[edited by: netmeg at 5:51 pm (utc) on May 20, 2014]

CaptainSalad2



 
Msg#: 4671556 posted 5:51 pm on May 20, 2014 (gmt 0)

As for speed, this is a usability issue, a static site will always be much faster since it doesn't need wordpress to dynamically create a page.


When we talk about hand coded sites performing better in terms of speed/bloat, just to be clear I don't mean static pages.

I hand code dynamic database driven sites from scratch using server side coding and handwritten databases, then wrap my own CMS I developed around it. I believe COS also does this!

Static pages without the additional roundtrips would be faster but from maintaining/updating point of view a hand coded server side site canít be beaten, even for very small sites (4-8 pages) I would still use server side scripting just from a future update and migration point of view!

But not all of us have years of programing experience to fall back or the budget to pay a decent developer to build a bespoke website, so in those situations WordPress is the perfect tool!

graeme_p

WebmasterWorld Senior Member 5+ Year Member



 
Msg#: 4671556 posted 4:18 am on May 21, 2014 (gmt 0)

Wordpress produces massive code bloat which slows download time (as do most CMS)


Use (preferably your own) lightweight theme. My Wordpress blog has no bloat BUT the theme is not as flexible as most modern Wordpress themes.

I hand code dynamic database driven sites from scratch using server side coding and handwritten databases, then wrap my own CMS I developed around it. I believe COS also does this!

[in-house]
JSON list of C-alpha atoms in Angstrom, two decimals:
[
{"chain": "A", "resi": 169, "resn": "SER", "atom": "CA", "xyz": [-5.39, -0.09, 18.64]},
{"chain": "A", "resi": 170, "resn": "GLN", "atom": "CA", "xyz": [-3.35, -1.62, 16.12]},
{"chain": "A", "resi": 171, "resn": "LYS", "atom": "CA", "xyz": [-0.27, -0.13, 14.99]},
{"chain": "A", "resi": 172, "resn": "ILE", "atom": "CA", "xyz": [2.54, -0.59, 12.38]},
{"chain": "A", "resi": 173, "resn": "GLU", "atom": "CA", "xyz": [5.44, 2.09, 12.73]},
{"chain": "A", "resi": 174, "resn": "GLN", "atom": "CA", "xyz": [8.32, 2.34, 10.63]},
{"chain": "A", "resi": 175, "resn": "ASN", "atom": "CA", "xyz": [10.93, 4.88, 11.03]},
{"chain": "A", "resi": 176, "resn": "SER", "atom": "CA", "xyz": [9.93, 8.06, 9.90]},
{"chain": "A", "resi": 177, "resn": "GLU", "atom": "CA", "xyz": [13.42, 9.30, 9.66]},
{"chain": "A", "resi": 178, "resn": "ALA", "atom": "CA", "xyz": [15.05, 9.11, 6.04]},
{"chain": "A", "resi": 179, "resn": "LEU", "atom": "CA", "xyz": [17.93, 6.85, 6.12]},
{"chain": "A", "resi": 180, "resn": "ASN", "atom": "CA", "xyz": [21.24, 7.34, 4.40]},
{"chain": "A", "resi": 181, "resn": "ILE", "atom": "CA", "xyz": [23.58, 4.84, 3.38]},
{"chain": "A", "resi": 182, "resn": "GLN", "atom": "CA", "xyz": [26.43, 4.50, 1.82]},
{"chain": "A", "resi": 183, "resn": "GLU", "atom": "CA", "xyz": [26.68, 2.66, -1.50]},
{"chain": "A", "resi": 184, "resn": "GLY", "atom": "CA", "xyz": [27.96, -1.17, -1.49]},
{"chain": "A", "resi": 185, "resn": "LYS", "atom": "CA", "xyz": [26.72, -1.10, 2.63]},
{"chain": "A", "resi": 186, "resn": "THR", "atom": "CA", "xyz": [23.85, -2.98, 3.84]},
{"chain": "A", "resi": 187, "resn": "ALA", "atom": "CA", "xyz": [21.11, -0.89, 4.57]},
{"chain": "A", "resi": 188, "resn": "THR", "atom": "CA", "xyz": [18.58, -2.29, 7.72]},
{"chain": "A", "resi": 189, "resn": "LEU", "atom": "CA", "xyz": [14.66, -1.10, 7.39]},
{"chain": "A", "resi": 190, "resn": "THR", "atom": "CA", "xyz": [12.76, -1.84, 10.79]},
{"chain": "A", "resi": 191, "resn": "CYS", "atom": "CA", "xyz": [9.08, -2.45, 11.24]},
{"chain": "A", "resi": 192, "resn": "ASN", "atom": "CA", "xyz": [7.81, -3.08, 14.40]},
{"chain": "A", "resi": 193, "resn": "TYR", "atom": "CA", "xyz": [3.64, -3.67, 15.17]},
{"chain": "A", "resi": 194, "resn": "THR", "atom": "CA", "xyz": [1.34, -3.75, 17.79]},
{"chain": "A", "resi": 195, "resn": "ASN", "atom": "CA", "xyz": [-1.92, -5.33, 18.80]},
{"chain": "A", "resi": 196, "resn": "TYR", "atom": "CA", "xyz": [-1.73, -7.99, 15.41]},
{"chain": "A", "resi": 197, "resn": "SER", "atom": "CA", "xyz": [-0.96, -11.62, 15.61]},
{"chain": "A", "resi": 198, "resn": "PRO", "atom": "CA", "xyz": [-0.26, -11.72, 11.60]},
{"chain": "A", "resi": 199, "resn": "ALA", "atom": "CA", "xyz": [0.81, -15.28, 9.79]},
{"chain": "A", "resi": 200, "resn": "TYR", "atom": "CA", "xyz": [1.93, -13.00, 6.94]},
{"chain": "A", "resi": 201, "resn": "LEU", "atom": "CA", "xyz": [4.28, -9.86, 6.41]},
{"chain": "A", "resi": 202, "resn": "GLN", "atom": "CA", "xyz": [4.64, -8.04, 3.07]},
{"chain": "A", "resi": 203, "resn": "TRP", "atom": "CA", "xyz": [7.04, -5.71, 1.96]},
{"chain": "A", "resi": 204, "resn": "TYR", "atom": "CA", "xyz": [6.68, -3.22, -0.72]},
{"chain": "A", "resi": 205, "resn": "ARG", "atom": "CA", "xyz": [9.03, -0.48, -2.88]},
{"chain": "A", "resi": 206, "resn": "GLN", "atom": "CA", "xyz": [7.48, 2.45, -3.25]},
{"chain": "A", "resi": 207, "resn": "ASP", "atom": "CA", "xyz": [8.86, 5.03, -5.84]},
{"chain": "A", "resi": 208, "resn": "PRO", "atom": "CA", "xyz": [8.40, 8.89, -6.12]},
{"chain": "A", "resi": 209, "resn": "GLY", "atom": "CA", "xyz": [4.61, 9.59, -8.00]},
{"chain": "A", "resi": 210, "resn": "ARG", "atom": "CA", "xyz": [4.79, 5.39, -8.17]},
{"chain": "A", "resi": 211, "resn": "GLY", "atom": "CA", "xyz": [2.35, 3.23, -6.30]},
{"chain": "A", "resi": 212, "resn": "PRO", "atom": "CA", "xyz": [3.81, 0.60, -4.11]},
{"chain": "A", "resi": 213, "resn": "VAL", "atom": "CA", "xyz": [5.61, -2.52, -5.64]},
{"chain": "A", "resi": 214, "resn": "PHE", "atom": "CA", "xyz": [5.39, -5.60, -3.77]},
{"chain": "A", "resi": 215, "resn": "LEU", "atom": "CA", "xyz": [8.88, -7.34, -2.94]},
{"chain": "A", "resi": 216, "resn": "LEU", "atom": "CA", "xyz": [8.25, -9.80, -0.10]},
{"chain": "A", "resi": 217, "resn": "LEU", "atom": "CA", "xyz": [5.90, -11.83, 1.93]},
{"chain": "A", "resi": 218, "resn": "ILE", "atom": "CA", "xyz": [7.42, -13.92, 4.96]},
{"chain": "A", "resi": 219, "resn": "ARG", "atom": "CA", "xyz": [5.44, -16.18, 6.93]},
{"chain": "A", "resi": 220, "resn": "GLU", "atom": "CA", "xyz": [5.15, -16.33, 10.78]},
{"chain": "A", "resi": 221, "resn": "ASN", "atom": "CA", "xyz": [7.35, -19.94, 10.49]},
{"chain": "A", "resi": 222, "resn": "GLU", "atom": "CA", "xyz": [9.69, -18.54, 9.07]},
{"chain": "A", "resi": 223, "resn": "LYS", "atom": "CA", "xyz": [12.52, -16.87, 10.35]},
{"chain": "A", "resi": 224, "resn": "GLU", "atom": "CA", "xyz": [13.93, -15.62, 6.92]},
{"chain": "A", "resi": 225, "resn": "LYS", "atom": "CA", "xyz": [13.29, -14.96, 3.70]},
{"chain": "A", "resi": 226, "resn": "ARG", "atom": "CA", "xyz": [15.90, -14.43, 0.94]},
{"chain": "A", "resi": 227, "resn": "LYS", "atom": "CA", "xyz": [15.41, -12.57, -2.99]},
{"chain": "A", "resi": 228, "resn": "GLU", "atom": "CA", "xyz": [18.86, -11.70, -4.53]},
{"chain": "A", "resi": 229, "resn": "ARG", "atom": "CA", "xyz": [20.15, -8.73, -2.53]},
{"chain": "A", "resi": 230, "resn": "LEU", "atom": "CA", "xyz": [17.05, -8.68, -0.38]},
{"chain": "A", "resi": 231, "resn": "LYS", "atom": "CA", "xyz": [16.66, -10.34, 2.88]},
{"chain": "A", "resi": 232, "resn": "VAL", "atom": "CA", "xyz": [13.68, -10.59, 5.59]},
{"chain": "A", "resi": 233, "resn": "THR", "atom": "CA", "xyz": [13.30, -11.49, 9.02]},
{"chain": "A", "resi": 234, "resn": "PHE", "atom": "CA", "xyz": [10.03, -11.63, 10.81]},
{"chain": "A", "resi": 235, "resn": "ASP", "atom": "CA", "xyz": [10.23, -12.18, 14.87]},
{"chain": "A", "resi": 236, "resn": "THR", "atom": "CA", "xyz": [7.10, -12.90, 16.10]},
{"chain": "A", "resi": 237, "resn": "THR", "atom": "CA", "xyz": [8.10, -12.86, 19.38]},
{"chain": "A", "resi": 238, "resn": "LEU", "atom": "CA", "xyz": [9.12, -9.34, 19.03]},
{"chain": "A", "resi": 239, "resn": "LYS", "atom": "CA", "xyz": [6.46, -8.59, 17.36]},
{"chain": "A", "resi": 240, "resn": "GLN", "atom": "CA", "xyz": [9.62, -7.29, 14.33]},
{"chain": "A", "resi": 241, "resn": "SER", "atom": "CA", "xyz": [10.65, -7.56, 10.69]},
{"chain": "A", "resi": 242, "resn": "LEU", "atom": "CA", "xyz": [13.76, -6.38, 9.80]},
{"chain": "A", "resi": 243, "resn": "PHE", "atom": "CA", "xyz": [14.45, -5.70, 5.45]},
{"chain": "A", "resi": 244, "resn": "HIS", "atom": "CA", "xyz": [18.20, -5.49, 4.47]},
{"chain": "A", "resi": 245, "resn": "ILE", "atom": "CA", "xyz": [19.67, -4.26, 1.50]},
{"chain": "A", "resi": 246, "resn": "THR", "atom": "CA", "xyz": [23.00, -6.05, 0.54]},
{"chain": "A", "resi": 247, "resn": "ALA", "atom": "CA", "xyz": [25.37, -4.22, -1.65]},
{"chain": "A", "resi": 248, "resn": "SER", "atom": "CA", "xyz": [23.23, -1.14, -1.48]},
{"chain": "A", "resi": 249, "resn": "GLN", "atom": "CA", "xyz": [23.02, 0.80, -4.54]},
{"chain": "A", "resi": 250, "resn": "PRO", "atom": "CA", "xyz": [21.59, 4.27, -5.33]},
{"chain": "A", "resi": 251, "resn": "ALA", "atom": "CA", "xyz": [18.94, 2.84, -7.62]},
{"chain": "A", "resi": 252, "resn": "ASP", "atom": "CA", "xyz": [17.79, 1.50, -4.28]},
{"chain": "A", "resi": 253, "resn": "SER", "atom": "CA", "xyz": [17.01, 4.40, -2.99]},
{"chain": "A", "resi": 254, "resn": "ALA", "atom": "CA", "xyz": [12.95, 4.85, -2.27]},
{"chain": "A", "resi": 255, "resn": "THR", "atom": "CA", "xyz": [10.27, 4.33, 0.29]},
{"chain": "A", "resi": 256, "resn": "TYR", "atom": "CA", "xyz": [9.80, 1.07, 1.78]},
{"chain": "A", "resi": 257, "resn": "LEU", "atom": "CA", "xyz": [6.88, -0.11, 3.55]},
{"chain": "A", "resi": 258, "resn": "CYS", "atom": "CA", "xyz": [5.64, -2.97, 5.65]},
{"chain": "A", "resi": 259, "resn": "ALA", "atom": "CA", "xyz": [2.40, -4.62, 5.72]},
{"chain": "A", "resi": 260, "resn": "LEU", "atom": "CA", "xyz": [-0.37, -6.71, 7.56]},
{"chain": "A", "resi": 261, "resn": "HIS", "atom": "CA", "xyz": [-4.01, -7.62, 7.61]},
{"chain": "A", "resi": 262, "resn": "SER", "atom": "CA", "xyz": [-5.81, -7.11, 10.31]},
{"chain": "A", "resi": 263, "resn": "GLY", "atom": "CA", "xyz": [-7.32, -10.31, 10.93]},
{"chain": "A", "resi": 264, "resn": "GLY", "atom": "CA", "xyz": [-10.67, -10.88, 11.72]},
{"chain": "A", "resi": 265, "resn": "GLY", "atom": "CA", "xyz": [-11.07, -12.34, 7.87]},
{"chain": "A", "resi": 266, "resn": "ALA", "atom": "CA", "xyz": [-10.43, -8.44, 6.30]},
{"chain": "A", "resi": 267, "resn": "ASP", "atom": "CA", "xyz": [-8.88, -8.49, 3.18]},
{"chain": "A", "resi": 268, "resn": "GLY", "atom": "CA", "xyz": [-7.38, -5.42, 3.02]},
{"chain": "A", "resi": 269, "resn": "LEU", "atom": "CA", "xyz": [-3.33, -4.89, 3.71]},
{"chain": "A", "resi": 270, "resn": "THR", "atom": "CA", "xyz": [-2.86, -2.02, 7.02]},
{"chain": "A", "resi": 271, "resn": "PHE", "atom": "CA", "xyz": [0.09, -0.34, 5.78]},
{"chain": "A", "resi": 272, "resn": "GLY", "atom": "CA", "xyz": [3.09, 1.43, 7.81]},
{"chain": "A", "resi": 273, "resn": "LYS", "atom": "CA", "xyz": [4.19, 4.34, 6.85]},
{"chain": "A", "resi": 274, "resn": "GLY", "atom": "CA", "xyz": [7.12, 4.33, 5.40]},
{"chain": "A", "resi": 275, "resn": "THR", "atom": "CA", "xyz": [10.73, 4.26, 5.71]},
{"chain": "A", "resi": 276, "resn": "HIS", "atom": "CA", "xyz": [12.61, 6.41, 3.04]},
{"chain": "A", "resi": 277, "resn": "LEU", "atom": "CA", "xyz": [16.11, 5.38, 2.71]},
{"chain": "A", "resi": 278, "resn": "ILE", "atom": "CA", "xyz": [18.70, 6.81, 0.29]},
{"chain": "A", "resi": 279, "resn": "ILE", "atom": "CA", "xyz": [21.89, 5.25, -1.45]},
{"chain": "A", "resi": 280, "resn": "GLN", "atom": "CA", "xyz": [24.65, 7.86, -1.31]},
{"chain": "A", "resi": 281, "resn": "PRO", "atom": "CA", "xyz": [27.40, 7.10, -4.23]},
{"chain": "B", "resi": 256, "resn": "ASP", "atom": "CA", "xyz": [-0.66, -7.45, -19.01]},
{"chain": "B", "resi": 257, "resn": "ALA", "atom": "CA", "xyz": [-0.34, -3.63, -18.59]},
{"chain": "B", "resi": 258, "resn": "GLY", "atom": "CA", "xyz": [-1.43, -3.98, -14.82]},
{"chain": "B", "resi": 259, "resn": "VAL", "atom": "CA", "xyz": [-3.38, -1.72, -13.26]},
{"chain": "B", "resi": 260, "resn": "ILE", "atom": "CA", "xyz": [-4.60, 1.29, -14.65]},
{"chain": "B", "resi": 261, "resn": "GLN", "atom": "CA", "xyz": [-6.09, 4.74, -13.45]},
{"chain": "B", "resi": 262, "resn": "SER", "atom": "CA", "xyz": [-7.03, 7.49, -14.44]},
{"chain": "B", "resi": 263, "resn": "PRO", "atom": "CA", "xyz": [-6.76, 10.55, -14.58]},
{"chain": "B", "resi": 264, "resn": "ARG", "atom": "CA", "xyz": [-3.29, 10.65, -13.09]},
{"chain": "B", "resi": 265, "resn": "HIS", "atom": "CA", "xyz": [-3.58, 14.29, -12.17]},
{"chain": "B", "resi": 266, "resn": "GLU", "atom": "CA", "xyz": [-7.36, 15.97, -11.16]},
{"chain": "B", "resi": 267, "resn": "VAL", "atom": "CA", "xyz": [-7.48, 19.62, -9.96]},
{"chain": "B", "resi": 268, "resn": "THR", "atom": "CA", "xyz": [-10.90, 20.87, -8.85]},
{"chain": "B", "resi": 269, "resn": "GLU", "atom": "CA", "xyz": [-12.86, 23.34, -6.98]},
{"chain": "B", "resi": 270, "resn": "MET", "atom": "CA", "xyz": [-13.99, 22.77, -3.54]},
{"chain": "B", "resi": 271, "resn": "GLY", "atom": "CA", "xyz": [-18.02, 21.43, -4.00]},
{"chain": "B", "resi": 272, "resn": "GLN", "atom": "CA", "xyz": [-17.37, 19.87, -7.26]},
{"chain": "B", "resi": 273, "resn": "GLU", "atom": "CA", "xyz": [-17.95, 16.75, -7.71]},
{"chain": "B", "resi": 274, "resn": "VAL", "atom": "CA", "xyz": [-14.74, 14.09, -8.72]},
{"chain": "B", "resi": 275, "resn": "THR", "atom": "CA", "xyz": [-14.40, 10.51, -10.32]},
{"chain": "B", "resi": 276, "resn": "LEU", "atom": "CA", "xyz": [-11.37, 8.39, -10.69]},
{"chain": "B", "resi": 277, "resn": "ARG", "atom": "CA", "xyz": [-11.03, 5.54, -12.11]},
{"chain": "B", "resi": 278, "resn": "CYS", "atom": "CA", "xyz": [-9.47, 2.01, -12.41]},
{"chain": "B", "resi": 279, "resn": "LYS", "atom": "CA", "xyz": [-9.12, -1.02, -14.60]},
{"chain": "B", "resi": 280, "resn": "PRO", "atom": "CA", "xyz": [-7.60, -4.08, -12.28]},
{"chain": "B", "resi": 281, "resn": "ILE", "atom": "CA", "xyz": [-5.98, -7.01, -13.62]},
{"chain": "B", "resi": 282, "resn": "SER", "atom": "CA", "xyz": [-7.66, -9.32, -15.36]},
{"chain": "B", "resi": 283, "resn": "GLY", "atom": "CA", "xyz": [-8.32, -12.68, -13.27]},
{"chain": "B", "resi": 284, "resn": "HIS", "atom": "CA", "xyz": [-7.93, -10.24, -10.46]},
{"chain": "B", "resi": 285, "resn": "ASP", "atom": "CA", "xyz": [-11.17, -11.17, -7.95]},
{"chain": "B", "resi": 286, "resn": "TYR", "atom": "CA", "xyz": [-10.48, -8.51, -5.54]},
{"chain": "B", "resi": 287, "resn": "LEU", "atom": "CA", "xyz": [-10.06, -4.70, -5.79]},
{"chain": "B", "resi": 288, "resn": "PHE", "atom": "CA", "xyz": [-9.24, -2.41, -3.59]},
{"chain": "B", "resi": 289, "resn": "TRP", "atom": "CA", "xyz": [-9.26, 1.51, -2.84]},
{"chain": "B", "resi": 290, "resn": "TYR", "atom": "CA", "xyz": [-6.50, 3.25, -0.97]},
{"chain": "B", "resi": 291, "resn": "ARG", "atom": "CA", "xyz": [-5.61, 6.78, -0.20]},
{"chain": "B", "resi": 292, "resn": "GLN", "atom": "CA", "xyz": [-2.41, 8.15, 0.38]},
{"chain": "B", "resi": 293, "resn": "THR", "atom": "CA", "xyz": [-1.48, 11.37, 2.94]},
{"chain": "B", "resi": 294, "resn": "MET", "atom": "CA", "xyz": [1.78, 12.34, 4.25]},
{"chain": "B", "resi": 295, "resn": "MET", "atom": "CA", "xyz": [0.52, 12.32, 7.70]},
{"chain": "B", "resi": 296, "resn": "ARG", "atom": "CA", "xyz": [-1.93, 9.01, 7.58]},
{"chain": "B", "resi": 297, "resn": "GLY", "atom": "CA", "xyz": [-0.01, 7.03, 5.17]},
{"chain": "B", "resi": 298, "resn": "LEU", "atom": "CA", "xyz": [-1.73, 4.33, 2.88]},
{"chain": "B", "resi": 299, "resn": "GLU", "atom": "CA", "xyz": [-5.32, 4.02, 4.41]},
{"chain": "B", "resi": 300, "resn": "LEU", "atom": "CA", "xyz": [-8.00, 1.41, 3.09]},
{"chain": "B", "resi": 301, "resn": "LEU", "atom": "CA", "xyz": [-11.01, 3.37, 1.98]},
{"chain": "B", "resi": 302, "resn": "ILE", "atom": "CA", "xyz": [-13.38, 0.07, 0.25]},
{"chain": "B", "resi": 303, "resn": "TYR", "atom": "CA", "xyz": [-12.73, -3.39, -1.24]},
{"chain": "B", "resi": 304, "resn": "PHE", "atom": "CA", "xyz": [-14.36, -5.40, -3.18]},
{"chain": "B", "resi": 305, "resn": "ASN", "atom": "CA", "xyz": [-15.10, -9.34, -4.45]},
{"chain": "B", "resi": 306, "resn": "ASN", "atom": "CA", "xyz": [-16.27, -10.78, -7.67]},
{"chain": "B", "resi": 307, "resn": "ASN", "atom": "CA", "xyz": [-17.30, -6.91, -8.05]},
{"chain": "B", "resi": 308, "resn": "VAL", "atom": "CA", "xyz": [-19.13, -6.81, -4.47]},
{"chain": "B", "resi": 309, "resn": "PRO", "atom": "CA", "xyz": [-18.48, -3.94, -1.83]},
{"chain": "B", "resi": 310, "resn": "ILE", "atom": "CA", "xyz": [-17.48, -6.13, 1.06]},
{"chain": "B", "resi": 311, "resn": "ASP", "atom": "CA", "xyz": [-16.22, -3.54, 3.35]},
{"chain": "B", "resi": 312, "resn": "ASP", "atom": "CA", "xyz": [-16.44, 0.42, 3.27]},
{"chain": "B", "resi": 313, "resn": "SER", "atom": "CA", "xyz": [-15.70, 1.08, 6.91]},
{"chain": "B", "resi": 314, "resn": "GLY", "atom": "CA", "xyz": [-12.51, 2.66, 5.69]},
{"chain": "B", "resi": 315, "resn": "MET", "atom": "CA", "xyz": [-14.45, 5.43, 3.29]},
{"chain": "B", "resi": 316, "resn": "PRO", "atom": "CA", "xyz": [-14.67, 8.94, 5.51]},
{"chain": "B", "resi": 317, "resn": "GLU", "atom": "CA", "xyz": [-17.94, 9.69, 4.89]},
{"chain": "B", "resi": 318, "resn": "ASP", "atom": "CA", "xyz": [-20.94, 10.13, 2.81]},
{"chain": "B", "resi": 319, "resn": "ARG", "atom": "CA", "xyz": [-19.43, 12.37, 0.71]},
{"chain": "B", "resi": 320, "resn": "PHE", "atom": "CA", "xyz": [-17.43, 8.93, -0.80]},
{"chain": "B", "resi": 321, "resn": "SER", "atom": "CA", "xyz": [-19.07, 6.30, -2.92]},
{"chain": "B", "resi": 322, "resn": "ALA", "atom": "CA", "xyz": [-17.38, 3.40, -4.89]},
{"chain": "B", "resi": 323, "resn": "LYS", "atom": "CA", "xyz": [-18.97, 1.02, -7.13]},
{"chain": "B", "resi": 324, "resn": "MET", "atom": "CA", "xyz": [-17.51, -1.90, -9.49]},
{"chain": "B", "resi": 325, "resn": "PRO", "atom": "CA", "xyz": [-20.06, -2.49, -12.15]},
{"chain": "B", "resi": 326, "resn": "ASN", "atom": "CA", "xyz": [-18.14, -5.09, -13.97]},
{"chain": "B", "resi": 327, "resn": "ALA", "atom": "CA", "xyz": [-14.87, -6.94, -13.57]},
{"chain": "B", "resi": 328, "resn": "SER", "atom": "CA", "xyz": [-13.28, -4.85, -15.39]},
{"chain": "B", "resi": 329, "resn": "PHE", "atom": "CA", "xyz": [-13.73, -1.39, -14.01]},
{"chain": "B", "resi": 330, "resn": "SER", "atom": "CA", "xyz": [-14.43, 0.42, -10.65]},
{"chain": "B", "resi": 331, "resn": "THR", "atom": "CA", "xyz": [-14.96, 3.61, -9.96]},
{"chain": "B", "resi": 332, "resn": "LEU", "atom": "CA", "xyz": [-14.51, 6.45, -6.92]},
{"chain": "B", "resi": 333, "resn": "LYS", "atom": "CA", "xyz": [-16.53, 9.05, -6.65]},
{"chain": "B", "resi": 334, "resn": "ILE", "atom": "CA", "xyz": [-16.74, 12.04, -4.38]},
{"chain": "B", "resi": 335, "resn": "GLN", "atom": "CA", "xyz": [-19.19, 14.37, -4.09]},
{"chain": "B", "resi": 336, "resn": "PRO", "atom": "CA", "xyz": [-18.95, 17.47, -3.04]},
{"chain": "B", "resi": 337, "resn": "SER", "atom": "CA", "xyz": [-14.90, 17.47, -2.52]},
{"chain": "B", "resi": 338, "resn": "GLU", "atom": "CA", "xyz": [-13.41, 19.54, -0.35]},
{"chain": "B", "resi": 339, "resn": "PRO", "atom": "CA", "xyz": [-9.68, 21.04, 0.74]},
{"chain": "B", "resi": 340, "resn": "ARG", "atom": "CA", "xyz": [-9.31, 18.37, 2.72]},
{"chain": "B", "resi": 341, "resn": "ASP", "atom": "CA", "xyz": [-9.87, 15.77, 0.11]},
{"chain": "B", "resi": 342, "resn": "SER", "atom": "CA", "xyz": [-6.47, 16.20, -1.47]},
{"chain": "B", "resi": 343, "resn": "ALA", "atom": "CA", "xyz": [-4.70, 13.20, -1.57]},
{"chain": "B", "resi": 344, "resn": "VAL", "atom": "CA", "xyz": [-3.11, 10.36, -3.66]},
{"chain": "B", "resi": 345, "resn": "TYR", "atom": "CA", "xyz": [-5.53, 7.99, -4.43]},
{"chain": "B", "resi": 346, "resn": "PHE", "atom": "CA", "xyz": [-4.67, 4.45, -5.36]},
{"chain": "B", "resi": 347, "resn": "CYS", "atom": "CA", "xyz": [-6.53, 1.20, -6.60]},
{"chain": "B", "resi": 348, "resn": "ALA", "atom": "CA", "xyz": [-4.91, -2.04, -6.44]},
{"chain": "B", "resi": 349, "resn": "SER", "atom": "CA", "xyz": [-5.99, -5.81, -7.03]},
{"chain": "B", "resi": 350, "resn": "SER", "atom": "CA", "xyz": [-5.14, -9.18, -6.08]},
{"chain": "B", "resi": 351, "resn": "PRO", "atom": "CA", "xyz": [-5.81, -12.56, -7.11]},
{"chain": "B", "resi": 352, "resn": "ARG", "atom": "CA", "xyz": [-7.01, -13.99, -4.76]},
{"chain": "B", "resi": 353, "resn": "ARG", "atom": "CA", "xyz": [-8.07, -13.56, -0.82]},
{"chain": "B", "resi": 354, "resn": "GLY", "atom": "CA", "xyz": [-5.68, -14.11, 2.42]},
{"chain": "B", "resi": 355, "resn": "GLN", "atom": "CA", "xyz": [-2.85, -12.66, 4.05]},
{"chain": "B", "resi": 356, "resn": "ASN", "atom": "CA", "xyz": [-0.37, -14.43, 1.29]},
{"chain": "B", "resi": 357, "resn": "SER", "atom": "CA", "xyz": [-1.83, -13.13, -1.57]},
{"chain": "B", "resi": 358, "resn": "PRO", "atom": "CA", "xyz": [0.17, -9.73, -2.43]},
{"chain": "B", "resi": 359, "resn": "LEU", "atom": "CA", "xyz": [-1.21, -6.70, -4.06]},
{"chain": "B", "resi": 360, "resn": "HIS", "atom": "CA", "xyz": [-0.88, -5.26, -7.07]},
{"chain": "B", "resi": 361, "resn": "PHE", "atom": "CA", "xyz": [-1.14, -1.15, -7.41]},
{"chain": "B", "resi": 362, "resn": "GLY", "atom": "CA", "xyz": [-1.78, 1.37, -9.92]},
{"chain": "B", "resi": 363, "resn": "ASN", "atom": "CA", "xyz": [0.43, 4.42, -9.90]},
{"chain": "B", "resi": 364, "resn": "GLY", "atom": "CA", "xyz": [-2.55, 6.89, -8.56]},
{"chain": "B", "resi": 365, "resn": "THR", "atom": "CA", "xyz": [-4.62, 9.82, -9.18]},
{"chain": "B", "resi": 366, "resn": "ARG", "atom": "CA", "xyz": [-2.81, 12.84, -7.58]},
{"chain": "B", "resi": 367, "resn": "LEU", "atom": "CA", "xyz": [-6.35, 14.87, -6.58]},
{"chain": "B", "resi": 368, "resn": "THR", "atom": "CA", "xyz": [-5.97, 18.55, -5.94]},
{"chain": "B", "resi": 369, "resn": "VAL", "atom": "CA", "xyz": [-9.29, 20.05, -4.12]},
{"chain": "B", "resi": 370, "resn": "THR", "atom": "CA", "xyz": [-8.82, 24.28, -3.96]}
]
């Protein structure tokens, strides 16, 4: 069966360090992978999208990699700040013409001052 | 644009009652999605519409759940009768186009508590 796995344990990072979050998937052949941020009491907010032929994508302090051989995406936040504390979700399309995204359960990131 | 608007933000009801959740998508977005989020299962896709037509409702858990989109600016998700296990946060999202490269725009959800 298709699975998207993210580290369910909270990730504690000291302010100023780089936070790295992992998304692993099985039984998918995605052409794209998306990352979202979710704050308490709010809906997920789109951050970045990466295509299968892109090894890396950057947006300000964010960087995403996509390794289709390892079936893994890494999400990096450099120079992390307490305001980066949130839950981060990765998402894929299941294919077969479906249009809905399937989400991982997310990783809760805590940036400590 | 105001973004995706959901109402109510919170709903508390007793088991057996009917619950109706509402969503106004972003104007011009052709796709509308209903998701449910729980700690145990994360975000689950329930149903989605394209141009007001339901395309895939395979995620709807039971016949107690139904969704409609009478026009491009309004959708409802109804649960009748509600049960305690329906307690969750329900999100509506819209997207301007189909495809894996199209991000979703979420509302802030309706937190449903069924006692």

The real advantages of a custom database are that it ensures data consistency, simplifies code and reduces human error. Less so if you use something that is not a proper RDBMS like MySQL with MyIASM.

the budget to pay a decent developer to build a bespoke website, so in those situations WordPress is the perfect tool!


1) If you value your own time, how much of an investment are you making anyway? Paying a developer may not add that much more when you think in those terms.

2) Why Wordpress? There are lots of good tools. OK, that is another topic...

Has anyone here used static site generators? Its something I want to experiment with.

atladsenser



 
Msg#: 4671556 posted 1:50 pm on May 21, 2014 (gmt 0)

My current setup is still shared hosting (probably my last year till I go dedicated) and it's still relatively inexpensive, but they specialize in WordPress...


Netmeg, could you share who this host(s) might be? I'm about to move a hand-coded site to Wordpress, so I'd love any pointers on better hosts. Nothing is wrong with mine that I can detect -- I had another, much smaller, site that used Wordpress for years and ranked great -- but I want to make sure my site speed for a larger site is as fast as possible.

netmeg